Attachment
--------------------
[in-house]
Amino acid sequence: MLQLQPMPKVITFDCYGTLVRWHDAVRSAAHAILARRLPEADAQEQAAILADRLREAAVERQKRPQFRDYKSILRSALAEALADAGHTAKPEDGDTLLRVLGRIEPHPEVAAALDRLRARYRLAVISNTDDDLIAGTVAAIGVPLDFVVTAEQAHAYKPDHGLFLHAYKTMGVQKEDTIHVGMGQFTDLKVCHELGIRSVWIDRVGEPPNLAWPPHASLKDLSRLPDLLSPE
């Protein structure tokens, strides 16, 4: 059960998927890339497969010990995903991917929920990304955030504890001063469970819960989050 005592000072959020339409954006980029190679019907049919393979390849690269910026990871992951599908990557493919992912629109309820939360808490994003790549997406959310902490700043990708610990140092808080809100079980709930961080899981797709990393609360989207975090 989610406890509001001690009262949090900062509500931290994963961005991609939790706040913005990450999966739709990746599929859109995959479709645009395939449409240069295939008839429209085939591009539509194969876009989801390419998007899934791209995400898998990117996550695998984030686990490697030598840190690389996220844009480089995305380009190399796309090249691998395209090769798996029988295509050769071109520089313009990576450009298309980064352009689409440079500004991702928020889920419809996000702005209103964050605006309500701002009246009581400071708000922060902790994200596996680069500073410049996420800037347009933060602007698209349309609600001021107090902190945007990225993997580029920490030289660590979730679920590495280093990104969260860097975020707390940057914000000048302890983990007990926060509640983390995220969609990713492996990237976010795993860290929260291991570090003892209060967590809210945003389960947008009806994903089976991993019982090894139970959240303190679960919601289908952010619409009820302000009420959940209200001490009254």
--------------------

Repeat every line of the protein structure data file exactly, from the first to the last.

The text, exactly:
[in-house]
Amino acid sequence: MLQLQPMPKVITFDCYGTLVRWHDAVRSAAHAILARRLPEADAQEQAAILADRLREAAVERQKRPQFRDYKSILRSALAEALADAGHTAKPEDGDTLLRVLGRIEPHPEVAAALDRLRARYRLAVISNTDDDLIAGTVAAIGVPLDFVVTAEQAHAYKPDHGLFLHAYKTMGVQKEDTIHVGMGQFTDLKVCHELGIRSVWIDRVGEPPNLAWPPHASLKDLSRLPDLLSPE
């Protein structure tokens, strides 16, 4: 059960998927890339497969010990995903991917929920990304955030504890001063469970819960989050 005592000072959020339409954006980029190679019907049919393979390849690269910026990871992951599908990557493919992912629109309820939360808490994003790549997406959310902490700043990708610990140092808080809100079980709930961080899981797709990393609360989207975090 989610406890509001001690009262949090900062509500931290994963961005991609939790706040913005990450999966739709990746599929859109995959479709645009395939449409240069295939008839429209085939591009539509194969876009989801390419998007899934791209995400898998990117996550695998984030686990490697030598840190690389996220844009480089995305380009190399796309090249691998395209090769798996029988295509050769071109520089313009990576450009298309980064352009689409440079500004991702928020889920419809996000702005209103964050605006309500701002009246009581400071708000922060902790994200596996680069500073410049996420800037347009933060602007698209349309609600001021107090902190945007990225993997580029920490030289660590979730679920590495280093990104969260860097975020707390940057914000000048302890983990007990926060509640983390995220969609990713492996990237976010795993860290929260291991570090003892209060967590809210945003389960947008009806994903089976991993019982090894139970959240303190679960919601289908952010619409009820302000009420959940209200001490009254």